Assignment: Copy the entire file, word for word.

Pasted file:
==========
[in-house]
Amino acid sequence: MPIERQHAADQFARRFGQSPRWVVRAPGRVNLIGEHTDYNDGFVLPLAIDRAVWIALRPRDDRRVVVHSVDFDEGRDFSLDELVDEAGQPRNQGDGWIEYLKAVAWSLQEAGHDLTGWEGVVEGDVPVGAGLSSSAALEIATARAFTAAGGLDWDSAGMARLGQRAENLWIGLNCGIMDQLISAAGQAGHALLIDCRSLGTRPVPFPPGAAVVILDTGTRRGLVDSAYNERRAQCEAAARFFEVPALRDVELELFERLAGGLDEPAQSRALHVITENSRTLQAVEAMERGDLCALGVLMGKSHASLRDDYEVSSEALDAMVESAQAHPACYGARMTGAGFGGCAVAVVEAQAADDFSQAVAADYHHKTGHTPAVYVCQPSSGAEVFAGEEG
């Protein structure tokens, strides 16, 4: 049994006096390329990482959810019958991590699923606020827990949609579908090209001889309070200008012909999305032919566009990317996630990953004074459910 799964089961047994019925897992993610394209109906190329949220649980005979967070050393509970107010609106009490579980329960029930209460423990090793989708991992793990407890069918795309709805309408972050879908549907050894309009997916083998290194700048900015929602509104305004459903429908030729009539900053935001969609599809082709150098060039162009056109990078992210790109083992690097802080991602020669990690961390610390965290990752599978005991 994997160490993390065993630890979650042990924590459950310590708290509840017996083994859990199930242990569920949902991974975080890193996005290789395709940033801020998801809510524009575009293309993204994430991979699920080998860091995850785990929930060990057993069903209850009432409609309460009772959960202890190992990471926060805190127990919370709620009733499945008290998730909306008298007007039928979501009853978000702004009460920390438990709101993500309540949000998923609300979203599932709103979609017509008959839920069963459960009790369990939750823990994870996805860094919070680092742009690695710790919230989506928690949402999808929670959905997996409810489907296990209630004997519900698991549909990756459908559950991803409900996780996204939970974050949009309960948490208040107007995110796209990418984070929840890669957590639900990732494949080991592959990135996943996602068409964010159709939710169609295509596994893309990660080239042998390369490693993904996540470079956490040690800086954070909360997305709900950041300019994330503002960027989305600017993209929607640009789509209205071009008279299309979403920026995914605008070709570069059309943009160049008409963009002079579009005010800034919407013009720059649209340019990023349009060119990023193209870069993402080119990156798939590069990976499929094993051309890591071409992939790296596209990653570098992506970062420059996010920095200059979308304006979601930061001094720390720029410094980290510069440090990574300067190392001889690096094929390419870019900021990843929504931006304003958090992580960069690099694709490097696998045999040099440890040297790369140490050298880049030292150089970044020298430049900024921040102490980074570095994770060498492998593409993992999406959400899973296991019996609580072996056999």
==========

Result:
[in-house]
Amino acid sequence: MPIERQHAADQFARRFGQSPRWVVRAPGRVNLIGEHTDYNDGFVLPLAIDRAVWIALRPRDDRRVVVHSVDFDEGRDFSLDELVDEAGQPRNQGDGWIEYLKAVAWSLQEAGHDLTGWEGVVEGDVPVGAGLSSSAALEIATARAFTAAGGLDWDSAGMARLGQRAENLWIGLNCGIMDQLISAAGQAGHALLIDCRSLGTRPVPFPPGAAVVILDTGTRRGLVDSAYNERRAQCEAAARFFEVPALRDVELELFERLAGGLDEPAQSRALHVITENSRTLQAVEAMERGDLCALGVLMGKSHASLRDDYEVSSEALDAMVESAQAHPACYGARMTGAGFGGCAVAVVEAQAADDFSQAVAADYHHKTGHTPAVYVCQPSSGAEVFAGEEG
């Protein structure tokens, strides 16, 4: 049994006096390329990482959810019958991590699923606020827990949609579908090209001889309070200008012909999305032919566009990317996630990953004074459910 799964089961047994019925897992993610394209109906190329949220649980005979967070050393509970107010609106009490579980329960029930209460423990090793989708991992793990407890069918795309709805309408972050879908549907050894309009997916083998290194700048900015929602509104305004459903429908030729009539900053935001969609599809082709150098060039162009056109990078992210790109083992690097802080991602020669990690961390610390965290990752599978005991 994997160490993390065993630890979650042990924590459950310590708290509840017996083994859990199930242990569920949902991974975080890193996005290789395709940033801020998801809510524009575009293309993204994430991979699920080998860091995850785990929930060990057993069903209850009432409609309460009772959960202890190992990471926060805190127990919370709620009733499945008290998730909306008298007007039928979501009853978000702004009460920390438990709101993500309540949000998923609300979203599932709103979609017509008959839920069963459960009790369990939750823990994870996805860094919070680092742009690695710790919230989506928690949402999808929670959905997996409810489907296990209630004997519900698991549909990756459908559950991803409900996780996204939970974050949009309960948490208040107007995110796209990418984070929840890669957590639900990732494949080991592959990135996943996602068409964010159709939710169609295509596994893309990660080239042998390369490693993904996540470079956490040690800086954070909360997305709900950041300019994330503002960027989305600017993209929607640009789509209205071009008279299309979403920026995914605008070709570069059309943009160049008409963009002079579009005010800034919407013009720059649209340019990023349009060119990023193209870069993402080119990156798939590069990976499929094993051309890591071409992939790296596209990653570098992506970062420059996010920095200059979308304006979601930061001094720390720029410094980290510069440090990574300067190392001889690096094929390419870019900021990843929504931006304003958090992580960069690099694709490097696998045999040099440890040297790369140490050298880049030292150089970044020298430049900024921040102490980074570095994770060498492998593409993992999406959400899973296991019996609580072996056999």